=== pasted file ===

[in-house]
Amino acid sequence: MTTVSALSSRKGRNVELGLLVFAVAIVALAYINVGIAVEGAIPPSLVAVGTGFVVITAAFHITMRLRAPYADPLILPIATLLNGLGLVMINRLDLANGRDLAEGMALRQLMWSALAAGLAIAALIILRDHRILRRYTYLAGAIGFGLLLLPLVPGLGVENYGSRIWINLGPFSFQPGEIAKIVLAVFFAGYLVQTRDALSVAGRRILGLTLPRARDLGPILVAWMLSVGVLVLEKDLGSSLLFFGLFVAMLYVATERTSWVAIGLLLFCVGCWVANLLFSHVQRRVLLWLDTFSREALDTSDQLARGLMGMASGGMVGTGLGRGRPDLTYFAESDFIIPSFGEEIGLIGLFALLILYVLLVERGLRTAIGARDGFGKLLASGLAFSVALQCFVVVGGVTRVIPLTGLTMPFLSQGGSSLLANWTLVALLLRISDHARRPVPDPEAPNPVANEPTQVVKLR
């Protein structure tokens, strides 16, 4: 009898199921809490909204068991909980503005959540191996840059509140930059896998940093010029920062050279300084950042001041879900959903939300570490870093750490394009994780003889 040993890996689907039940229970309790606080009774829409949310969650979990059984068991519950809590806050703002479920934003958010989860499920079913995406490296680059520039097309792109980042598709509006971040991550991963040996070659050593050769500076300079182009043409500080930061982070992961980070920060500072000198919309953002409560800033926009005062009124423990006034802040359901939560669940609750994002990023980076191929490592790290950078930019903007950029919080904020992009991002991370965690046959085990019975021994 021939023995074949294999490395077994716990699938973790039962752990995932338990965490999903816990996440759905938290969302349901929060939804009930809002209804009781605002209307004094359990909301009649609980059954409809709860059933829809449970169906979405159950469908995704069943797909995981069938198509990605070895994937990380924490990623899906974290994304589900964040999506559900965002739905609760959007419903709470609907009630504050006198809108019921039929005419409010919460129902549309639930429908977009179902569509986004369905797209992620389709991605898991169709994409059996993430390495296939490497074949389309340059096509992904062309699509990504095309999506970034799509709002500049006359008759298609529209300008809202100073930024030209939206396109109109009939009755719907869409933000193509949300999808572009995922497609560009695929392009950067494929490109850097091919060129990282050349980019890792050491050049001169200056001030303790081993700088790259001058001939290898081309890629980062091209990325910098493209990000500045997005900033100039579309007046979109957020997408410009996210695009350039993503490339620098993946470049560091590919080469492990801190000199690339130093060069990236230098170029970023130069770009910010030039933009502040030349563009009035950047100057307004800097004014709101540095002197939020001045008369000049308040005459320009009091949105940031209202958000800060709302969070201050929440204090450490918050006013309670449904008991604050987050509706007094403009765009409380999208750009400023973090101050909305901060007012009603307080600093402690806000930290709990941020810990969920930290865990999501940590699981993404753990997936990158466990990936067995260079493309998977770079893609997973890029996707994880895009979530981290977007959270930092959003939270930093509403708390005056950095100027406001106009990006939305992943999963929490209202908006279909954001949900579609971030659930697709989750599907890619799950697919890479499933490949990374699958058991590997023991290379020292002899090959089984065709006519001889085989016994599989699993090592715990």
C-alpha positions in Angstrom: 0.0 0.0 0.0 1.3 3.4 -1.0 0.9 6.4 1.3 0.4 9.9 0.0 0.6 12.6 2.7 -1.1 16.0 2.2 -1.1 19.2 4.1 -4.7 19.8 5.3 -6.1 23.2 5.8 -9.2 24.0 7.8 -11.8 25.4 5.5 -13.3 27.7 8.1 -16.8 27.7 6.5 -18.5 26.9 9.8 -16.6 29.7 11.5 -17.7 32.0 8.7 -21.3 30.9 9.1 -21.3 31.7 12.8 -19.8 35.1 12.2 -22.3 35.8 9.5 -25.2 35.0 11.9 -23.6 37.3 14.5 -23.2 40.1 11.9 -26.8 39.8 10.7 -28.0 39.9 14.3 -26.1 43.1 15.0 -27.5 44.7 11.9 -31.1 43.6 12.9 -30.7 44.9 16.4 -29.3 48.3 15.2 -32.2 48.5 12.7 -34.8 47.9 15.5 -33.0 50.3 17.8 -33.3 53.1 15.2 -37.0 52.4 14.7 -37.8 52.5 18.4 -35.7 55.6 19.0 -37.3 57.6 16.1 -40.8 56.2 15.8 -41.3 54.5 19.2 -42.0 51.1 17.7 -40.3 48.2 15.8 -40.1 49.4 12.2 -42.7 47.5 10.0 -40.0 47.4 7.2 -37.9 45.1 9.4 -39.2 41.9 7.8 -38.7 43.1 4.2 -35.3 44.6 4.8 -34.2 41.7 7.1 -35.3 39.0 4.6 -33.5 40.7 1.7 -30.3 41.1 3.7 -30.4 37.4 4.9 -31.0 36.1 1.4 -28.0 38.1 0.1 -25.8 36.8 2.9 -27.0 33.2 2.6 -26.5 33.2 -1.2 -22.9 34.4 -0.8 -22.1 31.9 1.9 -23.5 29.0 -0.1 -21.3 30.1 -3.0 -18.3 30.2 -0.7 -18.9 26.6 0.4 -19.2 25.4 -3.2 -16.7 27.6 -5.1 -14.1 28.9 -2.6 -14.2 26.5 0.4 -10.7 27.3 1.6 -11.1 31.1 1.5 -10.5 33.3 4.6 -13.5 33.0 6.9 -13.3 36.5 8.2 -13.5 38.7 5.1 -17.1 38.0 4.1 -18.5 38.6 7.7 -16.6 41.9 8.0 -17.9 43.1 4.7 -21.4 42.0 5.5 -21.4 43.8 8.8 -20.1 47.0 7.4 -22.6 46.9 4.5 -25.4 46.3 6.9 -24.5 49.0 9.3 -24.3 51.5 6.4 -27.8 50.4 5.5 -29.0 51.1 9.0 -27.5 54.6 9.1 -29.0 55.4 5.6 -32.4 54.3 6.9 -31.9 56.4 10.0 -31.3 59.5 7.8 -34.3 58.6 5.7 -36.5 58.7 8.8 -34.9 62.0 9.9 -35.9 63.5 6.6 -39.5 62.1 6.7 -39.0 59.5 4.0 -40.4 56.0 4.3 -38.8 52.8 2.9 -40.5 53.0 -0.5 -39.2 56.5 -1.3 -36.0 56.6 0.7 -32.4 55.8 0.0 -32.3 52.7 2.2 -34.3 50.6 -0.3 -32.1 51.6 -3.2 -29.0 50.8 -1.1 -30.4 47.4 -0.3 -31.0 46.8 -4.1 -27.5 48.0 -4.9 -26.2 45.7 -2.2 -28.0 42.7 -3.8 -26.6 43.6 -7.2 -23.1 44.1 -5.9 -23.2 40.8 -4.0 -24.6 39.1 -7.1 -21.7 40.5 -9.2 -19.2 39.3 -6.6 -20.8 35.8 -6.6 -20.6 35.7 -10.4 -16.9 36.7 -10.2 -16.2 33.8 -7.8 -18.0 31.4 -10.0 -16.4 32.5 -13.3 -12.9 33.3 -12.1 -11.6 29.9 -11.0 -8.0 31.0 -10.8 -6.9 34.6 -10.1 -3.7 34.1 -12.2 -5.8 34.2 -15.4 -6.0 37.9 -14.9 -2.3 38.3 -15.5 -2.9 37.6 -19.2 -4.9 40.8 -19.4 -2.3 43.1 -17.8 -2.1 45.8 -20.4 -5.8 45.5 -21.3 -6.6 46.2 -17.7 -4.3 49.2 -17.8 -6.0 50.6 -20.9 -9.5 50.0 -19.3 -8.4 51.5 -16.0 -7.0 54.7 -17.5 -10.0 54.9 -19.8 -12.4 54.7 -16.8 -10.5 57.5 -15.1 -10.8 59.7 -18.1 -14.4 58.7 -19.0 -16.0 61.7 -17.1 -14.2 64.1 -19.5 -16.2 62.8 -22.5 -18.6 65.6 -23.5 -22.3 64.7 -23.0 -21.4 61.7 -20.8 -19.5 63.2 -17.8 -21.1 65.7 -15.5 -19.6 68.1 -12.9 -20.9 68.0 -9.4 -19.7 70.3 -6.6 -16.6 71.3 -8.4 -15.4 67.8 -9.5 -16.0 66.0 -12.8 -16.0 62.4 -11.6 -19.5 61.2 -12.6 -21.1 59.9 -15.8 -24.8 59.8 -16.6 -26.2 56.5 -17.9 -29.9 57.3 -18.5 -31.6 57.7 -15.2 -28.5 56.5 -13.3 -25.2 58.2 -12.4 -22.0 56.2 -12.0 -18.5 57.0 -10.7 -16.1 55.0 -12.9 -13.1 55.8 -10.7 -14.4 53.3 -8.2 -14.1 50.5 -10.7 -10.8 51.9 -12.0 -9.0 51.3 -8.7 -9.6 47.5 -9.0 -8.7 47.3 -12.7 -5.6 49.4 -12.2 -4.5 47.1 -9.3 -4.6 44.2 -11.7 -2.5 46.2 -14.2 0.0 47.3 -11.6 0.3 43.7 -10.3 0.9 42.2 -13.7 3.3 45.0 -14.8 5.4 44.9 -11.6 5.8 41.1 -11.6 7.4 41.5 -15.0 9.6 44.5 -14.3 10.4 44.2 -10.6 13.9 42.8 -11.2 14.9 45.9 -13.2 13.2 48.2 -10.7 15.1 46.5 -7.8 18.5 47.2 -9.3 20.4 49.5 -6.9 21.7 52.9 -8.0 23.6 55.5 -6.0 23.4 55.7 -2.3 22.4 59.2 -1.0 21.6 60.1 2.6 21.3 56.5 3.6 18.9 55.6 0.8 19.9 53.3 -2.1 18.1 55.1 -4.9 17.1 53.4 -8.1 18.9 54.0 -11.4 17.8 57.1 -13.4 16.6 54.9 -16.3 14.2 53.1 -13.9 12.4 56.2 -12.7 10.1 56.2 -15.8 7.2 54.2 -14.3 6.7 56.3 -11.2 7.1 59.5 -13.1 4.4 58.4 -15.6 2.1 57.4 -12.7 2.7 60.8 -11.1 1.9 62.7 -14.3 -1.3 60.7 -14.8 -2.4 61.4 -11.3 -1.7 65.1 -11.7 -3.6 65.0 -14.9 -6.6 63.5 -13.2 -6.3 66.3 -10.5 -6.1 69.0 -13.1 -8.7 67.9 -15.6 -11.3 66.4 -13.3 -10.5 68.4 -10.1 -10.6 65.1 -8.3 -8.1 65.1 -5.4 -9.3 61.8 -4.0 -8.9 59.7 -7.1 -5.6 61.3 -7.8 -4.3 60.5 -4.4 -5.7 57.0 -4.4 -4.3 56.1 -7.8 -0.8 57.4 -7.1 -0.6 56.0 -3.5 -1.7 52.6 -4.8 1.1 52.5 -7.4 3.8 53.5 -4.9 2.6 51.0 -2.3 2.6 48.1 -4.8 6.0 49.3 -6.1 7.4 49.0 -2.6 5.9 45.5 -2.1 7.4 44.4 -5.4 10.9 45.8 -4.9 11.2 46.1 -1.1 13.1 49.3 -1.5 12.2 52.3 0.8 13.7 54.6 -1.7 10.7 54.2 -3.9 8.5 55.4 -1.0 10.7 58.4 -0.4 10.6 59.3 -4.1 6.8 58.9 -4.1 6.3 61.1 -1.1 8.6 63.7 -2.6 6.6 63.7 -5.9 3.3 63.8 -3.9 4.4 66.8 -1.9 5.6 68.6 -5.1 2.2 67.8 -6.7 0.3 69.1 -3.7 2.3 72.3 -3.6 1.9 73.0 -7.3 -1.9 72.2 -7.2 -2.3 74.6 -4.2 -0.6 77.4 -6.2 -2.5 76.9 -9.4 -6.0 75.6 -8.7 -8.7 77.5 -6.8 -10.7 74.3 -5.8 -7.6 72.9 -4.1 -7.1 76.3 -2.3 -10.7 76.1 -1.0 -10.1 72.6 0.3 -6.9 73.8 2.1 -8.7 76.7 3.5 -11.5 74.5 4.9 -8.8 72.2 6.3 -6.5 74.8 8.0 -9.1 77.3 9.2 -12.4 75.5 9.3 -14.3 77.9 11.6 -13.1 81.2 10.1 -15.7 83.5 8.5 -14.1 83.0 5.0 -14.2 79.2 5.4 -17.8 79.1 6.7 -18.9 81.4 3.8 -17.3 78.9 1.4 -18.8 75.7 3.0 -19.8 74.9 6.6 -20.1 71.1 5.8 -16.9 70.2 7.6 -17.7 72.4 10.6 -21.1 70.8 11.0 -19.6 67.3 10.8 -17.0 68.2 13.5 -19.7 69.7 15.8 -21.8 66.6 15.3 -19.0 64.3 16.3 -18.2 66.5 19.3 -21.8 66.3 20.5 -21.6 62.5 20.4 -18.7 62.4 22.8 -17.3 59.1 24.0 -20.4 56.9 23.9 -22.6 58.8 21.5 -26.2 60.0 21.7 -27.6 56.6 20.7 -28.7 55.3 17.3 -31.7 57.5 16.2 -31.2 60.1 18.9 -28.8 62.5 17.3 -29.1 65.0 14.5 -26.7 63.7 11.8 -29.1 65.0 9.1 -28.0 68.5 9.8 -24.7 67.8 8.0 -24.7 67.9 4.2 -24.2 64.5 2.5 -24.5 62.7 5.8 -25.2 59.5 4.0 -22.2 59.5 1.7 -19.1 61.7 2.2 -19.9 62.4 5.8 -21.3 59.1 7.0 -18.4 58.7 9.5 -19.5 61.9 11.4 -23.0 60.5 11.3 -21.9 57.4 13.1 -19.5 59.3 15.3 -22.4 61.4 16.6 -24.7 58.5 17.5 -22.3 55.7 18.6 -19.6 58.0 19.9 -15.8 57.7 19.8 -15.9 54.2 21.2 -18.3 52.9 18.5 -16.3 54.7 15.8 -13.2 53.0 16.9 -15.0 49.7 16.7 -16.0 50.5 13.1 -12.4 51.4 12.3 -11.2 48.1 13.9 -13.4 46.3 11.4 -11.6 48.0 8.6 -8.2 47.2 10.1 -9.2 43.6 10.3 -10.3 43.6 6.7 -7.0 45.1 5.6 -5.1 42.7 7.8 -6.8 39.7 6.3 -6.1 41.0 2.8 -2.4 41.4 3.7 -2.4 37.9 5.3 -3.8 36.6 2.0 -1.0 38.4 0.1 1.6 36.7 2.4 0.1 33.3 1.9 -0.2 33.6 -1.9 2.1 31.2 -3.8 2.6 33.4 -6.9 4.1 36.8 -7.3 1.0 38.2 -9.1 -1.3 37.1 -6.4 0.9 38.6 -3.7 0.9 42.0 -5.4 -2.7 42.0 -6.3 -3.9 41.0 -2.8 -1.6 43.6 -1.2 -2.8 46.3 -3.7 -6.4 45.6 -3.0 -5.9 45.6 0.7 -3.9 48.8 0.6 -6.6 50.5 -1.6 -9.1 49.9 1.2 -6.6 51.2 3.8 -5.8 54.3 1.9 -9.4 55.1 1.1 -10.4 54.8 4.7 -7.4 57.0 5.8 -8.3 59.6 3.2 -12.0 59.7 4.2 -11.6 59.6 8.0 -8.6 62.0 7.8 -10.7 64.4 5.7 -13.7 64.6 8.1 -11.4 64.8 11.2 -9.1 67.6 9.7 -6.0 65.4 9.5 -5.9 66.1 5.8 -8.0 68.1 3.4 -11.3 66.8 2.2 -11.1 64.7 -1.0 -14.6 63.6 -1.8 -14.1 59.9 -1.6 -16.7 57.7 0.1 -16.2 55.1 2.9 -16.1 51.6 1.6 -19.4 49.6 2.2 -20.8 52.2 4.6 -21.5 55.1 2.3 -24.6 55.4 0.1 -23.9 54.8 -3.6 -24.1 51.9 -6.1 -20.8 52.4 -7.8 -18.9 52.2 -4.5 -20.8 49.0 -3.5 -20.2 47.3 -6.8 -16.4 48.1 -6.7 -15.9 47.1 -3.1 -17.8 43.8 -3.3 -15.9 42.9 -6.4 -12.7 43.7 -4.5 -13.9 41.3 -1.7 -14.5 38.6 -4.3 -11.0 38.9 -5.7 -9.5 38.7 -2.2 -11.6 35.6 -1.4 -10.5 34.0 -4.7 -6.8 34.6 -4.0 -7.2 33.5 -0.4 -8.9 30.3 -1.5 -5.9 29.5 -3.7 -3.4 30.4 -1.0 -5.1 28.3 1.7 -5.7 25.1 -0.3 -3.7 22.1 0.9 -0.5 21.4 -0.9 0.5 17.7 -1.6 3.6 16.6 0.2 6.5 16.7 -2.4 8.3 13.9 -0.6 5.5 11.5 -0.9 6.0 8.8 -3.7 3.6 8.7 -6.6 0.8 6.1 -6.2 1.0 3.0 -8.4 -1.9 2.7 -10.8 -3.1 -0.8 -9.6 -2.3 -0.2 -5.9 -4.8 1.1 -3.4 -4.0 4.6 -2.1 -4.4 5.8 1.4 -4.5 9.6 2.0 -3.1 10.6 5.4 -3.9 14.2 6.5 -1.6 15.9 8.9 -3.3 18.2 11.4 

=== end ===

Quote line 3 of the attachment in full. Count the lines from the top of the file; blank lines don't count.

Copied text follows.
């Protein structure tokens, strides 16, 4: 009898199921809490909204068991909980503005959540191996840059509140930059896998940093010029920062050279300084950042001041879900959903939300570490870093750490394009994780003889 040993890996689907039940229970309790606080009774829409949310969650979990059984068991519950809590806050703002479920934003958010989860499920079913995406490296680059520039097309792109980042598709509006971040991550991963040996070659050593050769500076300079182009043409500080930061982070992961980070920060500072000198919309953002409560800033926009005062009124423990006034802040359901939560669940609750994002990023980076191929490592790290950078930019903007950029919080904020992009991002991370965690046959085990019975021994 021939023995074949294999490395077994716990699938973790039962752990995932338990965490999903816990996440759905938290969302349901929060939804009930809002209804009781605002209307004094359990909301009649609980059954409809709860059933829809449970169906979405159950469908995704069943797909995981069938198509990605070895994937990380924490990623899906974290994304589900964040999506559900965002739905609760959007419903709470609907009630504050006198809108019921039929005419409010919460129902549309639930429908977009179902569509986004369905797209992620389709991605898991169709994409059996993430390495296939490497074949389309340059096509992904062309699509990504095309999506970034799509709002500049006359008759298609529209300008809202100073930024030209939206396109109109009939009755719907869409933000193509949300999808572009995922497609560009695929392009950067494929490109850097091919060129990282050349980019890792050491050049001169200056001030303790081993700088790259001058001939290898081309890629980062091209990325910098493209990000500045997005900033100039579309007046979109957020997408410009996210695009350039993503490339620098993946470049560091590919080469492990801190000199690339130093060069990236230098170029970023130069770009910010030039933009502040030349563009009035950047100057307004800097004014709101540095002197939020001045008369000049308040005459320009009091949105940031209202958000800060709302969070201050929440204090450490918050006013309670449904008991604050987050509706007094403009765009409380999208750009400023973090101050909305901060007012009603307080600093402690806000930290709990941020810990969920930290865990999501940590699981993404753990997936990158466990990936067995260079493309998977770079893609997973890029996707994880895009979530981290977007959270930092959003939270930093509403708390005056950095100027406001106009990006939305992943999963929490209202908006279909954001949900579609971030659930697709989750599907890619799950697919890479499933490949990374699958058991590997023991290379020292002899090959089984065709006519001889085989016994599989699993090592715990």